The Thirty One: The Bankstown Anzacs who never came home Book Launch

About two years ago I was at a meeting of the Bankstown Historical Society. 

I was talking about the upcoming Centenary of ANZAC, and seeking their advice, and Ken Willis told me about the old Bankstown War Memorial that used to be at Bankstown Memorial Oval and was now in storage, at a Council Depot in Panania.

That set me on an expedition.

I went down to the depot on Bransgrove Road and I found it.

What stood out were the 31 names on it.

And the heading – Bankstown Heroes 1914-1918.

I thought – Who were these men? Where did they grow up? Where did they live?  What did they do before the war?  Why did they enlist? And what happened to them?

That’s how this book came about.

100 years ago Bankstown was a small semi-rural town.  The railway line had just come through.  The first gas street lamps were being installed.

The population was about 4000.

And about 350 went off to war.

What this book reveals is 54 – not 31 – never came home.

This book focuses on the 31 on that basalt memorial.

They were ordinary blokes – carpenters, wood turners, labourers, storemen, stone masons, picture framers, artists and milkmen.

The youngest was only 17 when he enlisted the oldest was 46.

And they fought and they died in some of the greatest battles of the war – from Lone Pine to Villers-Bretonneux.

One of the greatest feats of bravery at Villers-Bretoneux was from a Bankstown Boy.  Private Fredrick Porter.  A 22 year old milkman from Gow Street.

The book tells how he single handedly attacked a group of 10 German soldiers.  Killed five and forced the rest to flee.  In the fight he was wounded in the arm and broke his wrist.  When the Germans realised he was wounded they attacked again.  It was a bad mistake.  Despite his injuries the milkman from Gow Street killed another two of them.

For his bravery Private Porter won a Distinguished Conduct Medal.  He survived the Western Front. He died of influenza on the ship back to Australia.  He never made it back to Bankstown.  He was buried at sea on the 10th of November 1918.  The day before the war ended.

Then there is the story of Private James Davis.  A labourer from Carnation Avenue in Bankstown.  He was charged with going AWOL in Gallipoli and “drunkenness while on active service” in France.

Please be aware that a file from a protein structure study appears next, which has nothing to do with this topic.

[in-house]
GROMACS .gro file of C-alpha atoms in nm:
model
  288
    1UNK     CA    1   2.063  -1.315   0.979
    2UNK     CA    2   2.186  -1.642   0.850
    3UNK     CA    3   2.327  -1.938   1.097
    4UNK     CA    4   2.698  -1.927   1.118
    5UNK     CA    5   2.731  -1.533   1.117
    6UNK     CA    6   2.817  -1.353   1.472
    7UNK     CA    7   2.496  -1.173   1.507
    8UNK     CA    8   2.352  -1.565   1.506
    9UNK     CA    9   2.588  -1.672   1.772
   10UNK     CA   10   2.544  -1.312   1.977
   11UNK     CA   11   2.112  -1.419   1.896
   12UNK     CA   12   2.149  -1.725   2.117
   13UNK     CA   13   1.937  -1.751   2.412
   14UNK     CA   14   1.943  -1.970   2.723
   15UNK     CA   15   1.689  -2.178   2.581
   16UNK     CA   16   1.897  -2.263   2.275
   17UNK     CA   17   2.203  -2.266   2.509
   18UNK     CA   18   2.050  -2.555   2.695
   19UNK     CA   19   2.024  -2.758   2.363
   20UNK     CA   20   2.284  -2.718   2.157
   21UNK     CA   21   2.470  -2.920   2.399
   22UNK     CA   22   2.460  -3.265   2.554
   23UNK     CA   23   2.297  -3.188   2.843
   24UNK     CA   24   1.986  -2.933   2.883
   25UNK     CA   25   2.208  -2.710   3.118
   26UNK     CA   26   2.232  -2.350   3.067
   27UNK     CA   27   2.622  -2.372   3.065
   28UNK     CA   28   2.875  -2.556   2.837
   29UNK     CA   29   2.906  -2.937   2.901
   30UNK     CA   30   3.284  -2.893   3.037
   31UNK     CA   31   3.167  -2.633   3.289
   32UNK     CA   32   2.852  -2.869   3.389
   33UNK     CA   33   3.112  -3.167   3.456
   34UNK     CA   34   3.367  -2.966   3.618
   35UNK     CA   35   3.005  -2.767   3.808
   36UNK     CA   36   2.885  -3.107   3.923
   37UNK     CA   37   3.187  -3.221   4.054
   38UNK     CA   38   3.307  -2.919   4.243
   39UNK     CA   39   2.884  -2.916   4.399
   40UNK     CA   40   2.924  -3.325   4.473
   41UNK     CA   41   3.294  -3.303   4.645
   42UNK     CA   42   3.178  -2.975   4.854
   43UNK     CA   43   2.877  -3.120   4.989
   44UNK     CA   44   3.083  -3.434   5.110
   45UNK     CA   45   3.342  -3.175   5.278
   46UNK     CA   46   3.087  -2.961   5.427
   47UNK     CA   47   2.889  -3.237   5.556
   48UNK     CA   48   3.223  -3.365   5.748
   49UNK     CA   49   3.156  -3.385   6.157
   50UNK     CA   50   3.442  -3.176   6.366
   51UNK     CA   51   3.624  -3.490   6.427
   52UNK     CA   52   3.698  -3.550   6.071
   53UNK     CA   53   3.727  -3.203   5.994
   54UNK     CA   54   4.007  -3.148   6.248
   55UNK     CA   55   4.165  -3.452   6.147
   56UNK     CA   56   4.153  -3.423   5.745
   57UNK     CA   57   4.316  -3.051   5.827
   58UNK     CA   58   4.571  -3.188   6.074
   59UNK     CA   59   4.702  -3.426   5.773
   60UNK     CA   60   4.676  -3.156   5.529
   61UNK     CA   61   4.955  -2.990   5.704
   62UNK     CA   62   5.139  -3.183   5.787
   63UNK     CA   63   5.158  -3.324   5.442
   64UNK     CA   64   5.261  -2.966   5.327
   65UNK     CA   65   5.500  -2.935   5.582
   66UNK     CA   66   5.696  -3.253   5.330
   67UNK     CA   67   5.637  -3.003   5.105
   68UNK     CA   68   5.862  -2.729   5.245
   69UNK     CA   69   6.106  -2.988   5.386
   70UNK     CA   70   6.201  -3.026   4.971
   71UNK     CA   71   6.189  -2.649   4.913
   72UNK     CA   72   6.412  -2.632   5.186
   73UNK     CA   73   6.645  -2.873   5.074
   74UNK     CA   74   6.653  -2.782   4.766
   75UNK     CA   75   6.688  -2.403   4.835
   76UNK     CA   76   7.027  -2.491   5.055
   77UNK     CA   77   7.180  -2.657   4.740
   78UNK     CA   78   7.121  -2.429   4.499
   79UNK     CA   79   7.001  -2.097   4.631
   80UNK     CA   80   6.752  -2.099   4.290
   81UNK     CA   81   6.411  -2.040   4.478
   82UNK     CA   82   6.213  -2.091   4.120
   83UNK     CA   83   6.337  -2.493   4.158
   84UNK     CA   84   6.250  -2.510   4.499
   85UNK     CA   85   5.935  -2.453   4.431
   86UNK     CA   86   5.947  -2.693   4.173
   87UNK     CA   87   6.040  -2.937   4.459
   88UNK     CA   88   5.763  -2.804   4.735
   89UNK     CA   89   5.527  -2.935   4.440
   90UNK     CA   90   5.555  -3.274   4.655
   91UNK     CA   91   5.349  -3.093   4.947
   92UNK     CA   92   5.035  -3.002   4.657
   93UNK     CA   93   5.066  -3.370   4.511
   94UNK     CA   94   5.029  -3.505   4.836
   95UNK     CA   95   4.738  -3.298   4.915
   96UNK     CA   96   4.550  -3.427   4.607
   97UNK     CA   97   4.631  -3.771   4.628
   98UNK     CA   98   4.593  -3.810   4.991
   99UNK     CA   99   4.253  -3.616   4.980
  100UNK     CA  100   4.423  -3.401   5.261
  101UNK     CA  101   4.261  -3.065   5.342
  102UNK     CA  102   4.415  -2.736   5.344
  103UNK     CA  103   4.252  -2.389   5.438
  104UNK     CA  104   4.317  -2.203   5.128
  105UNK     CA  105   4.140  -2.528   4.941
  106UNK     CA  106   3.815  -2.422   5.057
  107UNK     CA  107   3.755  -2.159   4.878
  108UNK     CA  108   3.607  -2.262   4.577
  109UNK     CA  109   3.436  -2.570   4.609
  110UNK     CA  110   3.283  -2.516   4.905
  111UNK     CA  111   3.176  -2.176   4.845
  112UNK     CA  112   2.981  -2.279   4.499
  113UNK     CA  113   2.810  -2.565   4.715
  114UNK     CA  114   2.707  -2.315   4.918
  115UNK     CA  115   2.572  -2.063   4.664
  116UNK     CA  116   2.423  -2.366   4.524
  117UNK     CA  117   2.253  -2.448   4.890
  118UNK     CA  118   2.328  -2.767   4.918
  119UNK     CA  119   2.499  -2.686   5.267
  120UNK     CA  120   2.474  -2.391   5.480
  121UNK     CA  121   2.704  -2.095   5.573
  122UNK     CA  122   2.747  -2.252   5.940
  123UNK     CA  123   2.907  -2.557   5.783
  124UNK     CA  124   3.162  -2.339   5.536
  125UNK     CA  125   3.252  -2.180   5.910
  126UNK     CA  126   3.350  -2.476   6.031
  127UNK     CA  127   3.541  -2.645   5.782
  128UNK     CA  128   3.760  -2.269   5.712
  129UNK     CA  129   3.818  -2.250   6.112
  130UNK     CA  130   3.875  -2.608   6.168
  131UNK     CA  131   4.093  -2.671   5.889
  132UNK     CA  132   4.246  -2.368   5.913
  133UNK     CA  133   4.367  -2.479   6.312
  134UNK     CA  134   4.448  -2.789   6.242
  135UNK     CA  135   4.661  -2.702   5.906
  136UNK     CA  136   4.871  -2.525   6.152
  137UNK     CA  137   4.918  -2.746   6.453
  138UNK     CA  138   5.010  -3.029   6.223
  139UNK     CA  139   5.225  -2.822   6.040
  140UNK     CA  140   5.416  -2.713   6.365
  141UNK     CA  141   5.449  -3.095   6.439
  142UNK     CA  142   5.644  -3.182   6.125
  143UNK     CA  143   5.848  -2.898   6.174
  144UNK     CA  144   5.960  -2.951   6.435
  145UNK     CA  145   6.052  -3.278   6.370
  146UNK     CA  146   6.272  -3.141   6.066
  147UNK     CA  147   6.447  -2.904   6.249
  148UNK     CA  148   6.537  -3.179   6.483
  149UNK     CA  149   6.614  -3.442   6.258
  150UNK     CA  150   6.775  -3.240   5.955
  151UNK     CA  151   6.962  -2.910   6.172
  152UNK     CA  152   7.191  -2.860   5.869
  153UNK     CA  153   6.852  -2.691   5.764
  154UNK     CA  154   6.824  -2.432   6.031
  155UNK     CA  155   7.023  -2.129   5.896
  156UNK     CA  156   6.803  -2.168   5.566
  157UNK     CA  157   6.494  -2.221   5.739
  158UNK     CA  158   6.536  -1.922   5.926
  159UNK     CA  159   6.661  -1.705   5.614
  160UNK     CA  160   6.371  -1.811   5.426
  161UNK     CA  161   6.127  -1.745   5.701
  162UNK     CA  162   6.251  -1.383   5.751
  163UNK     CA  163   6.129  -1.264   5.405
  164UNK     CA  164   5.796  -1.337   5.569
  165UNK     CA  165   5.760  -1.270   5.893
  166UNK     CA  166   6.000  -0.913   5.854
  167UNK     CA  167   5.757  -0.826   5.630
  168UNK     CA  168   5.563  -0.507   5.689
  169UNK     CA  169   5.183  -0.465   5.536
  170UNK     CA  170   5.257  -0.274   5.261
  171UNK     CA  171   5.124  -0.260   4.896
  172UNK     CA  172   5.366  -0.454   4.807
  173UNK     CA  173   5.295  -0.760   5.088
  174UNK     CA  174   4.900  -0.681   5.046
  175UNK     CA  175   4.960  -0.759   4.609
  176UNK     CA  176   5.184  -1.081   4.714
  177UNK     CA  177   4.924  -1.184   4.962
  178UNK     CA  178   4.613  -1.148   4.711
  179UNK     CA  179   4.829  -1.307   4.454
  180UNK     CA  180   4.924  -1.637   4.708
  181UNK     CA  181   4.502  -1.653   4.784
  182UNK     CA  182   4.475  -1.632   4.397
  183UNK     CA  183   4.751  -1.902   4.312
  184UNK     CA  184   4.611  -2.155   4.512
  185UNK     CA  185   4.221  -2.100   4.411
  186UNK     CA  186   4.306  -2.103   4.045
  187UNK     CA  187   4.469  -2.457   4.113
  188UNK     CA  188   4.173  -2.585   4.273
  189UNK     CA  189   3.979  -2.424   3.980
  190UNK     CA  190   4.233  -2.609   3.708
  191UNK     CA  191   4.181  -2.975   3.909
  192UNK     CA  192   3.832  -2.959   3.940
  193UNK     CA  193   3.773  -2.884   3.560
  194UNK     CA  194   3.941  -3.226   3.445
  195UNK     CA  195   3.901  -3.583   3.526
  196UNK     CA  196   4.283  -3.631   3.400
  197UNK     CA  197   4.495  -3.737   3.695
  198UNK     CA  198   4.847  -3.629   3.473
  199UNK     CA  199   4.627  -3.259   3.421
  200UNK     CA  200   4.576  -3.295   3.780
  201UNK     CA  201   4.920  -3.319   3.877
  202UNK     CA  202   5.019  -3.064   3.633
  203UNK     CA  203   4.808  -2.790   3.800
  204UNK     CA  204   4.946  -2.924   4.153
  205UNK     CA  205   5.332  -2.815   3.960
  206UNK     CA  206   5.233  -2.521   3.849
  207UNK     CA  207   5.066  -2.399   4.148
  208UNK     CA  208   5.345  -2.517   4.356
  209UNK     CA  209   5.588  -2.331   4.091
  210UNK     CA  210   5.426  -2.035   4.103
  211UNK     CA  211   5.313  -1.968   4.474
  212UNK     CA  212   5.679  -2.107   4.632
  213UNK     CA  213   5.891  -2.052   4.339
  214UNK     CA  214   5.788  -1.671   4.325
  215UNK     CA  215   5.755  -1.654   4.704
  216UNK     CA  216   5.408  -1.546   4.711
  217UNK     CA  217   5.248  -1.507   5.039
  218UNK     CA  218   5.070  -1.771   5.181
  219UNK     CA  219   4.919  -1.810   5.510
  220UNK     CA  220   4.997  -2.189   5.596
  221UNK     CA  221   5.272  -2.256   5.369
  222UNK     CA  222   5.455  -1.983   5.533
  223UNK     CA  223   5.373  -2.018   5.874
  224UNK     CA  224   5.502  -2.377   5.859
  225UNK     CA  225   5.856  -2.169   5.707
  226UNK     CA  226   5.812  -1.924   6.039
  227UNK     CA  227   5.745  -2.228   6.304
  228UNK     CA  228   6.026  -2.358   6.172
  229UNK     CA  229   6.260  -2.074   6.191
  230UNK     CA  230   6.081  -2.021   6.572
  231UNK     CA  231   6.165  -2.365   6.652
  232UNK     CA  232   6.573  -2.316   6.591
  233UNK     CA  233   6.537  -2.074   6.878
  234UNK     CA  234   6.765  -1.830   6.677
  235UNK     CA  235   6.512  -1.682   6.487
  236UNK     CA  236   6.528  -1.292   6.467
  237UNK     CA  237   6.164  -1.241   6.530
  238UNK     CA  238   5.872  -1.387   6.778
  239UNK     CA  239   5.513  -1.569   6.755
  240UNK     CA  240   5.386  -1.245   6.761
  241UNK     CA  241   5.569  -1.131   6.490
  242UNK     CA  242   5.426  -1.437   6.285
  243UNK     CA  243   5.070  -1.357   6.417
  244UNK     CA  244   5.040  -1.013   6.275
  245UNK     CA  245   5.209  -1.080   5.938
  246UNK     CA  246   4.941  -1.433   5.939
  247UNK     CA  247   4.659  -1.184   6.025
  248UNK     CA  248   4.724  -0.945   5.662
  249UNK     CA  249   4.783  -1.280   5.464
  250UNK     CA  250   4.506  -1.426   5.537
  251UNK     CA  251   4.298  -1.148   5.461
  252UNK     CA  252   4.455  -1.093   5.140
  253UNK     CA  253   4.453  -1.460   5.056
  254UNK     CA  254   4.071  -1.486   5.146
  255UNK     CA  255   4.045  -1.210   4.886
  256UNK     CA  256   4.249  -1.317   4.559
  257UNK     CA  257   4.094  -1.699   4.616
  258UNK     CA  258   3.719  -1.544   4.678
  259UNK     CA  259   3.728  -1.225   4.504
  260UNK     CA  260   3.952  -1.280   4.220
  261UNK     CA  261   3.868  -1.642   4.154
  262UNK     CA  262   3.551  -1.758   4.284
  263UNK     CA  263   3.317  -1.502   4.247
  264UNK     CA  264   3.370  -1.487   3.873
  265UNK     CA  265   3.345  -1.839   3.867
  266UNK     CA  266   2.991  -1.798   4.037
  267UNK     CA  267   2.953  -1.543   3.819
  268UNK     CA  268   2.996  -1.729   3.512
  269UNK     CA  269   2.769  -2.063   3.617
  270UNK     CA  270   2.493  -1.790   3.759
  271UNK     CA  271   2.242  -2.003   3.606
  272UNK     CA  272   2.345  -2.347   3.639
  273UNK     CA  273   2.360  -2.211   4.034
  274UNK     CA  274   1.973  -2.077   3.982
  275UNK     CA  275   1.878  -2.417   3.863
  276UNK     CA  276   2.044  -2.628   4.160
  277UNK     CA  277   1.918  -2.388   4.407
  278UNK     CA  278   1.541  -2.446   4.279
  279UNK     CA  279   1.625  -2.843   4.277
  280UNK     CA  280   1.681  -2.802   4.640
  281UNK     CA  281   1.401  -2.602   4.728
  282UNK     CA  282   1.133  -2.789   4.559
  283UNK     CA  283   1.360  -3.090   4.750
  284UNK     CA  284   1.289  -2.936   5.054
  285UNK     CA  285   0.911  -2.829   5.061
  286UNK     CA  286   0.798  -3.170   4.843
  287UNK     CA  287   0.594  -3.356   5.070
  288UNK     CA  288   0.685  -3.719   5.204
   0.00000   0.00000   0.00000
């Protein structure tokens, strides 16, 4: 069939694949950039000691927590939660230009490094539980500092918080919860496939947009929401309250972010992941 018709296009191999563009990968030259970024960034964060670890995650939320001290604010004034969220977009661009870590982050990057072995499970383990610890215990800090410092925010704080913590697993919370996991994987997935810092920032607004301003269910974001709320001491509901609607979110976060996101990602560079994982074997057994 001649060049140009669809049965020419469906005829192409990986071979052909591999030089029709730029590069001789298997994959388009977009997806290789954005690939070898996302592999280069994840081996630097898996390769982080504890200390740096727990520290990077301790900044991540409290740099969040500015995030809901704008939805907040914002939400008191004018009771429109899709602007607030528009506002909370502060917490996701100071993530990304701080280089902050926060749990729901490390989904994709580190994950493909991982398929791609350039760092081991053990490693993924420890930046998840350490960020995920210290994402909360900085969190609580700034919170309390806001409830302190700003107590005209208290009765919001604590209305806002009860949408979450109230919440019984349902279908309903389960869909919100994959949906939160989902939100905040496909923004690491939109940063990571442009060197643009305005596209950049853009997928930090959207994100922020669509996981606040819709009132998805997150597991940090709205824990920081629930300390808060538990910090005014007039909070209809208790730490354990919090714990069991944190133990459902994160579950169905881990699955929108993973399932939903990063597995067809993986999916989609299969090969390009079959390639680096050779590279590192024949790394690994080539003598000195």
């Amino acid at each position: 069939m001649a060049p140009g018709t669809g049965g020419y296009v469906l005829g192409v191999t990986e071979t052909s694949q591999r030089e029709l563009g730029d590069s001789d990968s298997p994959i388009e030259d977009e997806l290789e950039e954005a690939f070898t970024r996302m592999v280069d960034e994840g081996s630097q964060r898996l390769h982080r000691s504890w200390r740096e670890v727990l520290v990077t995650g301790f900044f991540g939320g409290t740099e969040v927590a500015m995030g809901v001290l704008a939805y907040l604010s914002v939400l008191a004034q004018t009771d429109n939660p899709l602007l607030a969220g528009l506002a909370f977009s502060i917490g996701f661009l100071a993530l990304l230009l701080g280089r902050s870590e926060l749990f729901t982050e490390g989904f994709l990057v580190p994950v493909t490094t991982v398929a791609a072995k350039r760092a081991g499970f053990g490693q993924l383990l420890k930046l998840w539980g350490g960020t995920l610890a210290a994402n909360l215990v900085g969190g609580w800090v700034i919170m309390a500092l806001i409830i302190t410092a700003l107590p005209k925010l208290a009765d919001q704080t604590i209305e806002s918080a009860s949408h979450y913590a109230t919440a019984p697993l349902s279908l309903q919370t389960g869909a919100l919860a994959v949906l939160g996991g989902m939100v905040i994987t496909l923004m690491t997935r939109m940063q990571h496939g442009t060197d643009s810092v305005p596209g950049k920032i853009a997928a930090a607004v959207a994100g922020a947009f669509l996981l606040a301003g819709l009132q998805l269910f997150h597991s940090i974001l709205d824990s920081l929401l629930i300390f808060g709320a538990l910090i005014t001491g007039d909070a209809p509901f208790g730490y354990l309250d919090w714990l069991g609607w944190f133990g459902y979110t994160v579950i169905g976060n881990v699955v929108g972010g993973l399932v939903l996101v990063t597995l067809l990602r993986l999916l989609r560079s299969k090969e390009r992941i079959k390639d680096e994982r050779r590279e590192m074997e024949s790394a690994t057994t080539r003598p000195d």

He died in 1917 – he fell out of a window in a village behind the front line.  Reports indicate he was drunk at the time.

The book is full of stories like this.  Stories of courage and sacrifice.  Stories of human frailty.  Sad stories.  Desperately sad stories. 

Stories about widows and mothers who, years after the war was over, were still searching for information on what happened to their husband or their boy.

There are still descendants of these men who live in the local area and we are lucky to have some of them with us here tonight.

John and Joy Donsworth of Panania – John is the nephew of Private John Lancelot Steer.

Rowan Morrison of Picnic Point – related to Private Alfred Briscoe.

And Mrs Murgatroyd of Picnic Point – related to Private Thomas Mawby.

This book wouldn’t be what it is without your help.

We also owe a great debt of gratitude to Ellen Hottleman and Jennifer Madden from Bankstown Library.

And a very big thank you to Adam Courtenay – the author of this wonderful piece of history.

And the indomitable Tim Carroll – a piece of Bankstown History in his own right.  Tim and the team at Bankstown Youth Development Service have managed this project and pulled it all together.

This isn’t the only thing we are doing for Anzac Day.

After the war Bankstown Council bought Fripps Paddock, on the south side of the railway track, and the renamed it Memorial Oval.

It’s where that old basalt memorial with the 31 names on it used to stand.

It’s now back there.

Late last year Council took it out of the Bransgrove Road Depot and installed it on the northern hill at Memorial Oval.

On Anzac Day we are inviting everyone from the local community bring a blanket and come down to the Oval at 11am.

We are going to turn the electronic scoreboard into a giant TV screen, and there together we are going to watch the dawn service at Gallipoli.

As I said in the forward to the book, Memorial Oval is famous for the great cricketers it has spawned.  Bankstown Boys like Steve and Mark Waugh.

But not all our heroes in Bankstown come from the cricket field.

Some sit on the hill looking of them.

This book is dedicated to them.

And the sacred promise made so many years ago that we will remember them.